> * Support for NTLMv2 authentication.
> Most of these are one-or-two-line changes, except the last one.
> This adds a "jcifs.smb.lmCompatibility" property to enable NTLMv2, which mimics 
> the Windows LMCompatibilityLevel registry setting:
> 0,1:    Send LM/NTLM responses (this is the default)
> 2:      Send only NTLM response
> 3,4,5:  Send LMv2/NTLMv2 responses
> Actually, this really only sends LMv2; there are issues involving cross-domain 
> authentication with NTLMv2 which made it infeasible to implement properly 
> without doing significant overhauls and guesswork for minimal benefit (the code 
> for NTLMv2 is in there, but commented out since it won't work across domains 
> right now).  The servlet/filter will accept both the LMv2 and NTLMv2 responses 
> from the browser, but only send the LMv2 in the SMB session setup request.  
> Similarly, the NtlmHttpURLConnection only sends the LMv2 in the Type 3 message.
> To enable LMv2 in the filter, you would just add:
> <init-param>
>     <param-name>jcifs.smb.lmCompatibility</param-name>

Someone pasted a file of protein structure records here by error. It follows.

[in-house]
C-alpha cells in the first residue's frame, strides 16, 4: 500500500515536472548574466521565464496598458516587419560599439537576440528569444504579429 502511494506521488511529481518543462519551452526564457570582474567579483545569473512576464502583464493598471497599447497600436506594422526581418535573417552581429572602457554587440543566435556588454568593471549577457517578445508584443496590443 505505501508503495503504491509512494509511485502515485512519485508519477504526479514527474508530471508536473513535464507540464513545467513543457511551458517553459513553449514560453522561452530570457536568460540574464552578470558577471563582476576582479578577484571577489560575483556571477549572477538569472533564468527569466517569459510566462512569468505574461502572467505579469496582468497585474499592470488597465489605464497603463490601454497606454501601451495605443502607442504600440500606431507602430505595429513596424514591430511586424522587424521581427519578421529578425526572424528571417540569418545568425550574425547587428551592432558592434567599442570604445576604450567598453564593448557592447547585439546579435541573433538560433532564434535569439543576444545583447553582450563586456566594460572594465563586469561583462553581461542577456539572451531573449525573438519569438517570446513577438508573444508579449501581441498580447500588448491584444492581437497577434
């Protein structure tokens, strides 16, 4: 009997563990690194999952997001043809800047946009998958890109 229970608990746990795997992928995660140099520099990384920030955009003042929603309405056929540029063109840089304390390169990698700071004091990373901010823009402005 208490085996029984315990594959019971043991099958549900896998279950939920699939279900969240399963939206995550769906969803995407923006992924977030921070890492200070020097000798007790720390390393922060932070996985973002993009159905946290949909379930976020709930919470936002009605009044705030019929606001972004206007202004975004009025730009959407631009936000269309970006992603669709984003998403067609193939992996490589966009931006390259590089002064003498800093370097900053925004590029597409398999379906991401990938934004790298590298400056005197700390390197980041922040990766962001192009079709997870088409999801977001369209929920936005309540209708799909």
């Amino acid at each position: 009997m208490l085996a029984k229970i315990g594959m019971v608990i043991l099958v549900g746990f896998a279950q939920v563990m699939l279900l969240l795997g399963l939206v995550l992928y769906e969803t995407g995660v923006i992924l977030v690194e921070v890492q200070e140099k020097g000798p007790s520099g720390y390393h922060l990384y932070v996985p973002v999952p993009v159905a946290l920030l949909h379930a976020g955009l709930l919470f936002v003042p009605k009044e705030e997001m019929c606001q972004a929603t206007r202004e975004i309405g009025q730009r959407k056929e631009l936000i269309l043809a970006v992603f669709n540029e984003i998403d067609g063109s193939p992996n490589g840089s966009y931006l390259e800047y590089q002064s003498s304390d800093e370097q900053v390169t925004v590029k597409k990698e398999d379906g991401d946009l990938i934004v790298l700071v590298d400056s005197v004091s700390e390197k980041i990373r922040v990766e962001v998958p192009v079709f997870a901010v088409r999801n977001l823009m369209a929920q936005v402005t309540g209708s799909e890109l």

>     <param-value>3</param-value>
> </init-param>
> Likewise, enabling LMv2 for SmbFile/NtlmHttpURLConnection just involves 
> specifying:
>     -Djcifs.smb.lmCompatibility=3
> I have also finished the NTLM documentation at
> http://davenport.sourceforge.net/ntlm.html
> (or as finished as it's going to get for awhile).  I was hoping it could be 
> linked/copied to the jCIFS page as a reference.
> I'm going to be in and out of vacations for about the next 5 weeks, but I'll 
> try to keep reasonably in touch.  I'm going to dig into the Davenport stuff and 
> see about getting WebDAV locks implemented; I might not be able to really focus 
> on it until things wind down a bit, though.
> On a side note, have either of you guys looked into setting up a Sourceforge 
> project for jCIFS?  I've been pretty happy with using it for Davenport, so I 
> figured I'd bring it up.
> Eric
>  << File: patches.tgz >>